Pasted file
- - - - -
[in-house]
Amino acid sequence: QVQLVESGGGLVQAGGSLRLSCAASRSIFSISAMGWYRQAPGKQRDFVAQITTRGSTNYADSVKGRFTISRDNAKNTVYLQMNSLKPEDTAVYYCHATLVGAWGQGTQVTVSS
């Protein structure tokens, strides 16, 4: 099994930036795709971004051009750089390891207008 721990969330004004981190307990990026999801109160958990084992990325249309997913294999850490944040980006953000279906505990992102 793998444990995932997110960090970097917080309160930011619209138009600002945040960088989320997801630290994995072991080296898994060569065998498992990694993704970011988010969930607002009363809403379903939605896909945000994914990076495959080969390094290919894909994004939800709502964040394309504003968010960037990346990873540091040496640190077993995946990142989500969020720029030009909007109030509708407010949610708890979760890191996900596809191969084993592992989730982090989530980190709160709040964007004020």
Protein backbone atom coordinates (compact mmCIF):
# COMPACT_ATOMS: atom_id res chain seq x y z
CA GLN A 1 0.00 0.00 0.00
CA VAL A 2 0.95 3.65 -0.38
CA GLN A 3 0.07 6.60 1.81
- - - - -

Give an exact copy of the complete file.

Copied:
[in-house]
Amino acid sequence: QVQLVESGGGLVQAGGSLRLSCAASRSIFSISAMGWYRQAPGKQRDFVAQITTRGSTNYADSVKGRFTISRDNAKNTVYLQMNSLKPEDTAVYYCHATLVGAWGQGTQVTVSS
């Protein structure tokens, strides 16, 4: 099994930036795709971004051009750089390891207008 721990969330004004981190307990990026999801109160958990084992990325249309997913294999850490944040980006953000279906505990992102 793998444990995932997110960090970097917080309160930011619209138009600002945040960088989320997801630290994995072991080296898994060569065998498992990694993704970011988010969930607002009363809403379903939605896909945000994914990076495959080969390094290919894909994004939800709502964040394309504003968010960037990346990873540091040496640190077993995946990142989500969020720029030009909007109030509708407010949610708890979760890191996900596809191969084993592992989730982090989530980190709160709040964007004020």
Protein backbone atom coordinates (compact mmCIF):
# COMPACT_ATOMS: atom_id res chain seq x y z
CA GLN A 1 0.00 0.00 0.00
CA VAL A 2 0.95 3.65 -0.38
CA GLN A 3 0.07 6.60 1.81